* Plant Physiologist, Research Agronomist, Research Rangeland
Management Specialist, and Ecologist, U.S. Department of
AgricultureAgricultural Research Service, Burns, OR 97720.
Corresponding authors E-mail: email@example.com
Invasive Plant Science and Management 2010 3:229239
James et al.: Principles for managing invasives N 229
ing plant community change be complete enough to beginidentifying general principles on which managers can basetheir decisions (Werner 1999).
The need to develop conceptual frameworks forrestoration based on ecological principles has been widelyrecognized (Hastings et al. 2005; Young et al. 2005).Identifying principles in ecology, however, has greatlylagged behind other fields causing some question about theability of ecology and associated applied disciplines tobecome a predictive science (Berryman 2003). Despitethese concerns, some subdisciplines in ecology, such aspopulation ecology, have made substantial progress inidentifying general principles capable of predicting dynam-ics of populations under specific sets of conditions(Berryman 2003). In addition, principles associated withdisturbance have been described (Dale et al. 2000). Mostrecently, major advances in understanding evolutionaryconstraints and trade-offs associated with plant ecologicalstrategies as well as ecosystem characteristics influencinginvasibility have emerged, allowing some principles relatedto invasion to be identified (Stohlgren et al. 1999; Wrightet al. 2004). Although the specific sets of conditions inwhich these various principles hold are only beginning tobe understood, advances have been sufficient to start usingthese results to formulate principles for EBIPM.
A holistic framework for EBIPM has been proposed, butprinciples to support this framework have not beendeveloped (Figure 1). The broad objective of this articleis to synthesize current knowledge of the mechanisms andprocesses that drive plant community succession intoecological principles for EBIPM. For the purposes of thisarticle, we define ecological principles as fundamentalcauses that link ecological processes to the relativeabundance of desired and invasive species. Therefore,principles identified in this article indicate a relativemagnitude and direction of change that a managementstrategy likely will have on invasive and desired plants.With this definition, we recognize that in many situationswe have an incomplete understanding of the conditions inwhich any particular principle holds. We first briefly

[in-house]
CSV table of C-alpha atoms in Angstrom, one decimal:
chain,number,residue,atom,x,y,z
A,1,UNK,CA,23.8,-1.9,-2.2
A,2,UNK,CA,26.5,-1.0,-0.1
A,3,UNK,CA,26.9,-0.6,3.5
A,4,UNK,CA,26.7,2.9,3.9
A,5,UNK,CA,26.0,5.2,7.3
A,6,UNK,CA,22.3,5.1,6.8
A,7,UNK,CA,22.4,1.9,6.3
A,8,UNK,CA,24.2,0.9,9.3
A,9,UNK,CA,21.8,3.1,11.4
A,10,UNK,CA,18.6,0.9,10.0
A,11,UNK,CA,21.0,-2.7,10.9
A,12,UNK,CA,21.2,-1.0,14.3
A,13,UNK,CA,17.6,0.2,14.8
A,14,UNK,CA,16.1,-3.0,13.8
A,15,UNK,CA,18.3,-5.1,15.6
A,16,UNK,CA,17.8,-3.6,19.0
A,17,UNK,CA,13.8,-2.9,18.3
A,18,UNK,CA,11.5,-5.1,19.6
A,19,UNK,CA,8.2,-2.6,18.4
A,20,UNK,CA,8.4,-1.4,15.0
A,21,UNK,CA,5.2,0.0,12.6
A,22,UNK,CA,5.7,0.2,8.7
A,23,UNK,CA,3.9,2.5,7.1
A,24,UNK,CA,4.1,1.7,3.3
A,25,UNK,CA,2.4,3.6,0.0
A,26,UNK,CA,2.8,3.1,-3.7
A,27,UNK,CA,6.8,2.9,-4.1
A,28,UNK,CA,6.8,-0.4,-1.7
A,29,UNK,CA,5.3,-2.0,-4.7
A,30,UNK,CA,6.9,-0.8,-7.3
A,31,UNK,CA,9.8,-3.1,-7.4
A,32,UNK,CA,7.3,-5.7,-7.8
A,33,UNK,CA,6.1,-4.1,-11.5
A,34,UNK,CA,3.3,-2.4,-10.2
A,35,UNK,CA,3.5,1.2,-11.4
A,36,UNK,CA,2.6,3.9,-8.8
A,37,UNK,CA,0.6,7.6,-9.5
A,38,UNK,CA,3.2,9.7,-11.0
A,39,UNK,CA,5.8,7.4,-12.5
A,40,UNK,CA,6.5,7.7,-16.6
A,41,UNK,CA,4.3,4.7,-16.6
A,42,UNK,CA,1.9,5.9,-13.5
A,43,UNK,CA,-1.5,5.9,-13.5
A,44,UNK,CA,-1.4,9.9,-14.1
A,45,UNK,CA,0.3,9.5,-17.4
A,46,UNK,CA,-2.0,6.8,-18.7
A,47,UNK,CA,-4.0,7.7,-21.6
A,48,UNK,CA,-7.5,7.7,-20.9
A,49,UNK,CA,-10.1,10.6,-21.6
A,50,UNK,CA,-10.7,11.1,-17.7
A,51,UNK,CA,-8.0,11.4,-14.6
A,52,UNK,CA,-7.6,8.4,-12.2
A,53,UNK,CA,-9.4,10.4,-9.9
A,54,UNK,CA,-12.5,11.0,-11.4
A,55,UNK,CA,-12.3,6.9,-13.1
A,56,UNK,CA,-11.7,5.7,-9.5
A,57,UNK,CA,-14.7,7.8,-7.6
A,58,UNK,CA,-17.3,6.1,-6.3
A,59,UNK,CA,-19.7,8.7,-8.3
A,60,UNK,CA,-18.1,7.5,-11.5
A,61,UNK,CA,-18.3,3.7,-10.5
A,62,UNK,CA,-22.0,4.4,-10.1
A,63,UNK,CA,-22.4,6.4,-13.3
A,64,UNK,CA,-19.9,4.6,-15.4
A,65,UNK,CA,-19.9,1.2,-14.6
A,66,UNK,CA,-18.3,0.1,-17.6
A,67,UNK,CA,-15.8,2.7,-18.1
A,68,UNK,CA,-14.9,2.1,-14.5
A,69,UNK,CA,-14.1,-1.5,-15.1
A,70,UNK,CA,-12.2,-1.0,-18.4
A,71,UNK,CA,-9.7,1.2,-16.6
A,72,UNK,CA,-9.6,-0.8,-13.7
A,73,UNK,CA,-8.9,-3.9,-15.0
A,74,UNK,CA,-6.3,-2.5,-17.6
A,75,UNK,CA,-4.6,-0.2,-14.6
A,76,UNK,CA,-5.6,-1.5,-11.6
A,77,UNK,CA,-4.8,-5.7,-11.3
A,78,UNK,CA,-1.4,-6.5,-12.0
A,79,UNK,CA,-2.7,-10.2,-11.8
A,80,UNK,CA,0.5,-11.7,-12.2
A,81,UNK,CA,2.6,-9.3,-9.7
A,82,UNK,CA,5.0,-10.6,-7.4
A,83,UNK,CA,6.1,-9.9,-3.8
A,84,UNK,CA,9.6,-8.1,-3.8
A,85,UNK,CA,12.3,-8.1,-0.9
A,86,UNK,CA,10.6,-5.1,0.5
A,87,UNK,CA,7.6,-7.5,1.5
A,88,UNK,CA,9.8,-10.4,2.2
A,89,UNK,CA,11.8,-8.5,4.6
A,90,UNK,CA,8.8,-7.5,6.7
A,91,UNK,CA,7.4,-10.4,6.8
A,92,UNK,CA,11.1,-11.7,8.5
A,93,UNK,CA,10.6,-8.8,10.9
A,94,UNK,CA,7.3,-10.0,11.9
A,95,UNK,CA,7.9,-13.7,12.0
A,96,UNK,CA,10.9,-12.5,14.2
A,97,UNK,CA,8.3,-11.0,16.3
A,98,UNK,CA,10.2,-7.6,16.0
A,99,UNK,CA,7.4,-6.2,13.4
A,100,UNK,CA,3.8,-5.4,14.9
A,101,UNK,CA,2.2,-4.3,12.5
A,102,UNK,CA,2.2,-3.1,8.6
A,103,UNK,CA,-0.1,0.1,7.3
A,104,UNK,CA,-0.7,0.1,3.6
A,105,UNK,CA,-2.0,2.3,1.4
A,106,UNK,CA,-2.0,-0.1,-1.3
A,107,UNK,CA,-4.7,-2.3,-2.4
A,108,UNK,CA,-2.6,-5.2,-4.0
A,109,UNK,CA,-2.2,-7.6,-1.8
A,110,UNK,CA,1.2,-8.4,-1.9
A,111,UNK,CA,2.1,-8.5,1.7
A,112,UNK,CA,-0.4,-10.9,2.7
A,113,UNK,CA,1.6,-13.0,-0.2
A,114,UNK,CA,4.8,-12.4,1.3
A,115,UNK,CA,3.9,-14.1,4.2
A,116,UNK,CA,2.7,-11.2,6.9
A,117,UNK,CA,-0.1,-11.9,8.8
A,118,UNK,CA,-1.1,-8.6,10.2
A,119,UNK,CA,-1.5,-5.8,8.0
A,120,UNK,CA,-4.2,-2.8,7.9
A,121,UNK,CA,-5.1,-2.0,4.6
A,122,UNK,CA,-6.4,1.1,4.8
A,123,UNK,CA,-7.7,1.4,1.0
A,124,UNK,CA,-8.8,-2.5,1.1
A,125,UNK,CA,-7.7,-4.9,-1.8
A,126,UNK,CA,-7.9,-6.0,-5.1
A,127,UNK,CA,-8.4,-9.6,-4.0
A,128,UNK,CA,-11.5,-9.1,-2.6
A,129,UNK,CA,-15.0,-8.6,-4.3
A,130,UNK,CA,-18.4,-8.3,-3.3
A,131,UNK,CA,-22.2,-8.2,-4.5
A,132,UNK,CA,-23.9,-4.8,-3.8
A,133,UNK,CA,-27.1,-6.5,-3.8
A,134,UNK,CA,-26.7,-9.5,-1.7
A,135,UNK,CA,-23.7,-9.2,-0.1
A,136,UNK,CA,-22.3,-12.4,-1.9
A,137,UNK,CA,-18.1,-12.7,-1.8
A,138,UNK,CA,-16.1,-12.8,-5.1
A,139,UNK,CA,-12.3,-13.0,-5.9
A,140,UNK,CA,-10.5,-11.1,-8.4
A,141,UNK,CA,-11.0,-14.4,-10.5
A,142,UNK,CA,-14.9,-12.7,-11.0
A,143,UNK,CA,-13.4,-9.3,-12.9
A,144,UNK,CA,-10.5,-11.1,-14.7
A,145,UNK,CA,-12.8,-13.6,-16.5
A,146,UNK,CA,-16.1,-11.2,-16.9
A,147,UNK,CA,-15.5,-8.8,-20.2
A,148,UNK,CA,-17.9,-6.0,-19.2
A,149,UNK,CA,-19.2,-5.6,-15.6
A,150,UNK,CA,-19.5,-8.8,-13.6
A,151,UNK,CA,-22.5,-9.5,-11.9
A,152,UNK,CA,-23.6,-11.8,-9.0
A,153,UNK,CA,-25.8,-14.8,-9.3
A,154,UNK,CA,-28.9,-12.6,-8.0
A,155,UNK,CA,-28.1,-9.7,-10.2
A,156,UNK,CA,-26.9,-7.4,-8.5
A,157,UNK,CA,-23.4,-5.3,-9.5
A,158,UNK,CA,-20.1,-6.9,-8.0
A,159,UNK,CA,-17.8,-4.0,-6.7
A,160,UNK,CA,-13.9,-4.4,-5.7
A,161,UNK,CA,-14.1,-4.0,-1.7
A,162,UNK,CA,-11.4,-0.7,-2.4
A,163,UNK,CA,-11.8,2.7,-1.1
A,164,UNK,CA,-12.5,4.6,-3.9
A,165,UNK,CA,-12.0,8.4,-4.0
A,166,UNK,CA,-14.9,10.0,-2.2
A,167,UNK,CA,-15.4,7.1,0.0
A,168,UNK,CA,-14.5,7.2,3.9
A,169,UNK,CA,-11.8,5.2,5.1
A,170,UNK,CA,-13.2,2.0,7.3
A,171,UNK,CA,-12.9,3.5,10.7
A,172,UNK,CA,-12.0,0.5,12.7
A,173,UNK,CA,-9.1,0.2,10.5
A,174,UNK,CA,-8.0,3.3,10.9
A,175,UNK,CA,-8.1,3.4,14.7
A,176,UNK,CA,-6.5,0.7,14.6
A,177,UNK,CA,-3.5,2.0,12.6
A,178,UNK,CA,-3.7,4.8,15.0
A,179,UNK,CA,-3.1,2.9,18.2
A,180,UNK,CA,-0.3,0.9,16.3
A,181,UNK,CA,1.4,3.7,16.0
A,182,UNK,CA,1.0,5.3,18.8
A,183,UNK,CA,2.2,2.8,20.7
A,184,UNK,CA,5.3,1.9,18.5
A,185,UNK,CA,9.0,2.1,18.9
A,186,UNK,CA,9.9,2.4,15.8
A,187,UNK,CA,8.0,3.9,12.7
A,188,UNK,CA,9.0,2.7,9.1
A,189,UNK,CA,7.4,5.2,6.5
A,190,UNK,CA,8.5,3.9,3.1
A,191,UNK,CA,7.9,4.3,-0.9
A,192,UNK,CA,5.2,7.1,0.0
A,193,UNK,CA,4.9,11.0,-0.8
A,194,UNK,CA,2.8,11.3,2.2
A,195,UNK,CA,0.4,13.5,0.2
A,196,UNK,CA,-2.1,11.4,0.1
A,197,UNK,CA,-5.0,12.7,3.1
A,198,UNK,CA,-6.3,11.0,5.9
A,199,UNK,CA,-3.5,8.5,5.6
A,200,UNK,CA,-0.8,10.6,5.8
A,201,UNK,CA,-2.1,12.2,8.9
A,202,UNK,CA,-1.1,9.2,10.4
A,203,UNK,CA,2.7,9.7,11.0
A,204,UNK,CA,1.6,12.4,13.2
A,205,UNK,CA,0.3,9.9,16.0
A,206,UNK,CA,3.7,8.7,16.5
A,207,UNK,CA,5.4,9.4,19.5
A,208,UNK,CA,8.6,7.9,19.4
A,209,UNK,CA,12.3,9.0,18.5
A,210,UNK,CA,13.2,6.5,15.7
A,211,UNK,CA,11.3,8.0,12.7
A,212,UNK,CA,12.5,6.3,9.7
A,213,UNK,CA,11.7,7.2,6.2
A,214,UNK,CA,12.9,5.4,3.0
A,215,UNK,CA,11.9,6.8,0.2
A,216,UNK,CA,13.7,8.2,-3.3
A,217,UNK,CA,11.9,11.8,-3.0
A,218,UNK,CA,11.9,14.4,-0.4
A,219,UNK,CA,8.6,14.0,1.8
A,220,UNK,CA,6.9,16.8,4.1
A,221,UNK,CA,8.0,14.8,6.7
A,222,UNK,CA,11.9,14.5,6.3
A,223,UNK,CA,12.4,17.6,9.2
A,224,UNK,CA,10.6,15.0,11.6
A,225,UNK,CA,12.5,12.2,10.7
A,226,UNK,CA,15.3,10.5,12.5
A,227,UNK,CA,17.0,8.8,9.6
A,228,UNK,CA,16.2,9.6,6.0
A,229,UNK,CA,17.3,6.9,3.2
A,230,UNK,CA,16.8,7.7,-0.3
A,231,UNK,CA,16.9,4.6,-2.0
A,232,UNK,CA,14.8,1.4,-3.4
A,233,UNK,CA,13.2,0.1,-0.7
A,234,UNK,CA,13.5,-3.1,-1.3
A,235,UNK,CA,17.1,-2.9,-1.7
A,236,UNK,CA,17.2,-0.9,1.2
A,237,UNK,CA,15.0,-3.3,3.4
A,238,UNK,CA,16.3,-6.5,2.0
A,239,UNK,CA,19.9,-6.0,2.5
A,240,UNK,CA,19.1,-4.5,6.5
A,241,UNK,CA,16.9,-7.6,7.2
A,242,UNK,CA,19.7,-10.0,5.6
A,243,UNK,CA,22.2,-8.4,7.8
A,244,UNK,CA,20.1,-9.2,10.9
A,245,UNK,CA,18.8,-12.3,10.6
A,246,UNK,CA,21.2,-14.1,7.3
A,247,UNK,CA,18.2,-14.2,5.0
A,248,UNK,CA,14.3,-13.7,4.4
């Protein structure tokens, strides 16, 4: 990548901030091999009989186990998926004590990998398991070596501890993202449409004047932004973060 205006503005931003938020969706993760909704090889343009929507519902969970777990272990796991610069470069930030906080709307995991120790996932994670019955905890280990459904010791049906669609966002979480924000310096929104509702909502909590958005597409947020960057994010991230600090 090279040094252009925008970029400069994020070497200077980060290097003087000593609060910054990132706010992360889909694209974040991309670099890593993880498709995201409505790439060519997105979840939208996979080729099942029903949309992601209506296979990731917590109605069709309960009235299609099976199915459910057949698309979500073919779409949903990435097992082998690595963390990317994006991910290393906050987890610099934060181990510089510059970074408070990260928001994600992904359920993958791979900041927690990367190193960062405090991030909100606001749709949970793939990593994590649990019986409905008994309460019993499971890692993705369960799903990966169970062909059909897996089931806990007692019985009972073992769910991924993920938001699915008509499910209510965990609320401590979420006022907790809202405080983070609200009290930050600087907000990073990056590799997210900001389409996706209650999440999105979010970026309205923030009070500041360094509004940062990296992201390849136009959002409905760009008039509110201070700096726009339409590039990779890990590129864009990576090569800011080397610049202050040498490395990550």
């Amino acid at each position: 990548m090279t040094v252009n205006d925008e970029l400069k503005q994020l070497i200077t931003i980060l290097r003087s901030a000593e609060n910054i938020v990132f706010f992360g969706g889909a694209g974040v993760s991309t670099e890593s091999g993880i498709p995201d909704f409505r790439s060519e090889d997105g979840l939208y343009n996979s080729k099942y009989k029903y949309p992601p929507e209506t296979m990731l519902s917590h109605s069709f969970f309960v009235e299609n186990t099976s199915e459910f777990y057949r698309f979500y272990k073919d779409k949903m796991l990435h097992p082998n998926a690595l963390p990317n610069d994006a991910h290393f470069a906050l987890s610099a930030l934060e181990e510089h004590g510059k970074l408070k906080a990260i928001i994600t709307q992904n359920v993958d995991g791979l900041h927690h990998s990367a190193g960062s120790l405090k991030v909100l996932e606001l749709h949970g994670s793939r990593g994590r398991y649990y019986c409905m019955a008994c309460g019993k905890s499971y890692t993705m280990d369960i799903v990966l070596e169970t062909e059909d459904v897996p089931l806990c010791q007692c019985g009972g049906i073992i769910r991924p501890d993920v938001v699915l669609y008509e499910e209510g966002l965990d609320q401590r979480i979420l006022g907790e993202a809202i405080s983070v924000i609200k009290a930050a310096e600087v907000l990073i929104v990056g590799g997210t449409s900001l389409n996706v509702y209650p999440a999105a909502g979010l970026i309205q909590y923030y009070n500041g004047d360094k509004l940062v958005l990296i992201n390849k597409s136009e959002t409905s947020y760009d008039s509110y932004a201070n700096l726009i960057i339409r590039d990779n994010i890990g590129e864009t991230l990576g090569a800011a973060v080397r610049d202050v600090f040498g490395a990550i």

outline the proposed holistic EBIPM framework (Fig-ure 1). Under each of the three causes of succession, wethen detail key principles that link management tools toecological processes driving plant community change.
A Holistic Framework for EBIPM and a Need
The core framework for EBIPM is based on thesuccessional management model developed by Pickett etal. (1987) (Figure 1). This model includes three generalcauses of succession (site availability, species availability,and species performance), ecological processes that influ-ence these causes and factors that affect ecologicalprocesses. The core point of this model is that the abilityof managers to guide plant community change in afavorable direction hinges on the ability to modify andrepair the appropriate ecological processes that drive thethree general causes of succession (Luken 1990; Sheley etal. 2006; Whisenant 1999). This framework integratesassessment and adaptive management efforts with thesuccessional management model. Therefore, this holisticapproach incorporates a conceptual model linking driversof plant community change to specific ecological processes,methods for identifying damaged ecological processes thatmay be responsible for directing successional patterns in anegative direction, and a formal procedure quantifying thesuccess of various management strategies and makingongoing adjustments to management as needed. However,this current framework provides no general principlesallowing mangers to understand how various tools willmodify ecological processes. Instead, managers are left touse their own experience and intuition to identify tools andapproaches needed to successfully repair damaged process-es. To provide managers with a general rest